Cultural Resources Management Program
Pacific Region / California & Nevada Region
 

Highlights of Cultural Heritage- HAWAI'I and PACIFIC ISLANDS

 

Hanalei NWR: Long hidden by a thick jungle of vegetation, an agricultural temple known as a heiau was discovered on Hanalei NWR in the mid-1990s. In addition to the heiau, still functioning taro fields, walls, and drainage ditches on the Refuge are witness to generations of taro farming along the Hanalei River. Top

Hakalau Forest NWR: The koa wood-framed Pua Akala Cabin was built in the late 1800s by D.H. and E.G. Hitchcock, owners of the Hitchcock and Company Sugar Plantation in Papa'ikou. It served as a way station for vacationers, surveyors, cattle hunters, and other guests of the family. Top

Kilauea Point NWR: One of the most-visited Refuges in the country, Kilauea Point NWR is home to the Kilauea Point Lighthouse, listed on the National Register of Historic Places. First lit in 1913 and deactivated in 1976, the lighthouse still holds the original Second Order Fresnel Lens. Today, visitors, and quite a few nene (native Hawaiian goose), can be seen walking around its base. Thousands of Laysan albatross, red-footed boobies, shearwaters and other species descend on the nearby cliffs and trees to nest, feed, and rest. Top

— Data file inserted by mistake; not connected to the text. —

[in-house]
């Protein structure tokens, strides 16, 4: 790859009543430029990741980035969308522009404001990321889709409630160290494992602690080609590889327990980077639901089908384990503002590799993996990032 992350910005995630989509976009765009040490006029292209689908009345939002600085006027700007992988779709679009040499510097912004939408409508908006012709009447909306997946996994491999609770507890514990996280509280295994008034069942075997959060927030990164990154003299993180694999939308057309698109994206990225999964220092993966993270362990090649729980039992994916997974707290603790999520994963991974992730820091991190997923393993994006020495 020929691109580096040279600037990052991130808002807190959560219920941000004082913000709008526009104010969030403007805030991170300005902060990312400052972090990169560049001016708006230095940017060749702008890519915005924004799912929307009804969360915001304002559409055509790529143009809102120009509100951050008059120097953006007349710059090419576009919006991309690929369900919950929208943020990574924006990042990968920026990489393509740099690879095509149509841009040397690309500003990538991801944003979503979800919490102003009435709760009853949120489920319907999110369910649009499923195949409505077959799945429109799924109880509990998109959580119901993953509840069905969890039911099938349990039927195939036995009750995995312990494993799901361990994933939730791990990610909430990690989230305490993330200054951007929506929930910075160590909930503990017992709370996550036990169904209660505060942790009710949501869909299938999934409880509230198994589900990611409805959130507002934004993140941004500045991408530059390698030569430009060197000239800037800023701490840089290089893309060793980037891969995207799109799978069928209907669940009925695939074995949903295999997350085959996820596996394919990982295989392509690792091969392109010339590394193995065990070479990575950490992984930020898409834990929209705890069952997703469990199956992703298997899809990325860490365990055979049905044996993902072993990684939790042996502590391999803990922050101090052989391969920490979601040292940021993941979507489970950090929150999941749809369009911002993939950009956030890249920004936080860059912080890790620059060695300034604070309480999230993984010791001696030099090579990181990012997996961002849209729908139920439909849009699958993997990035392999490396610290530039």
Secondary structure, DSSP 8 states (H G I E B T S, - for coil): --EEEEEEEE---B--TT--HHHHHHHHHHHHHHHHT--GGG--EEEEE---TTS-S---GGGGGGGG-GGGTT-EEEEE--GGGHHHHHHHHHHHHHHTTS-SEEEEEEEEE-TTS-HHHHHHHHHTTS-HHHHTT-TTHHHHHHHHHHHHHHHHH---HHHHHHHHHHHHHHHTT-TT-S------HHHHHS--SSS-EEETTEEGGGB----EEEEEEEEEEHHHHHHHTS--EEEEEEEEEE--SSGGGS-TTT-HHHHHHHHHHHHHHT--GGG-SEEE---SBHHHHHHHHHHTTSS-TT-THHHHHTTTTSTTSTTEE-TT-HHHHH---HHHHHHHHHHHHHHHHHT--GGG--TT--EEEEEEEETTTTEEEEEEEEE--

Midway Atoll NWR: To World War II veterans and history buffs, Midway Atoll NWR is a place of pilgrimage. Historians cite the Battle of Midway as the turning point of the War in the Pacific Theater. But the history of Midway doesn't start on that fateful day in 1942. Initial human occupation of the atoll was sporadic after the first recorded landing in 1859. Survivors from two shipwrecks in the 1880s found shelter on the atoll. In 1903 it became a relay station for the Commercial Pacific Cable Company which installed the first Pan Pacific submerged communication cable. By 1940 the atoll had well-developed aircraft and ship refueling facilities, and as World War II started in Europe, military interest in Midway accelerated. At the time of the Battle on June 4, 1942, hundreds of fighter planes, war ships, and submarines were stationed on Midway. The atoll continued, on and off, to be a strategic military base through the Cold War and the Vietnam War. Today, examples of military architecture still serve as offices, hotels, and residences on what is now the most unusual wildlife refuge in the world.For more information about the history of the atoll, click here. For an overview of ongoing historic preservation activities, click here.

  • For online lesson plans about the Battle of Midway at Midway Atoll, go toTeaching with Historic Places (if you click here you will leave this FWS web page).

 

 

Last updated: December 20, 2012

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